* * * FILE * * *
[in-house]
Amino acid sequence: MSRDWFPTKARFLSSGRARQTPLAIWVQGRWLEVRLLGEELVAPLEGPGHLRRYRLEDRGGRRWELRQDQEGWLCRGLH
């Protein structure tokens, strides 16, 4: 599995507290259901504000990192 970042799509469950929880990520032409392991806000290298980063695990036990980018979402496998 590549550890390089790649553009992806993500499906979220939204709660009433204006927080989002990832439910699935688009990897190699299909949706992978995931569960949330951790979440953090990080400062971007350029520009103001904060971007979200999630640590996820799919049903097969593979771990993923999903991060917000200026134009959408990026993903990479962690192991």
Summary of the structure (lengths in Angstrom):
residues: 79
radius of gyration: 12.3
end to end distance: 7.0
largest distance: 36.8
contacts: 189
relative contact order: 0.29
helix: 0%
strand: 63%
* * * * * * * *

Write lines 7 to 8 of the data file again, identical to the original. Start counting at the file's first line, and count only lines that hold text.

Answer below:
end to end distance: 7.0
largest distance: 36.8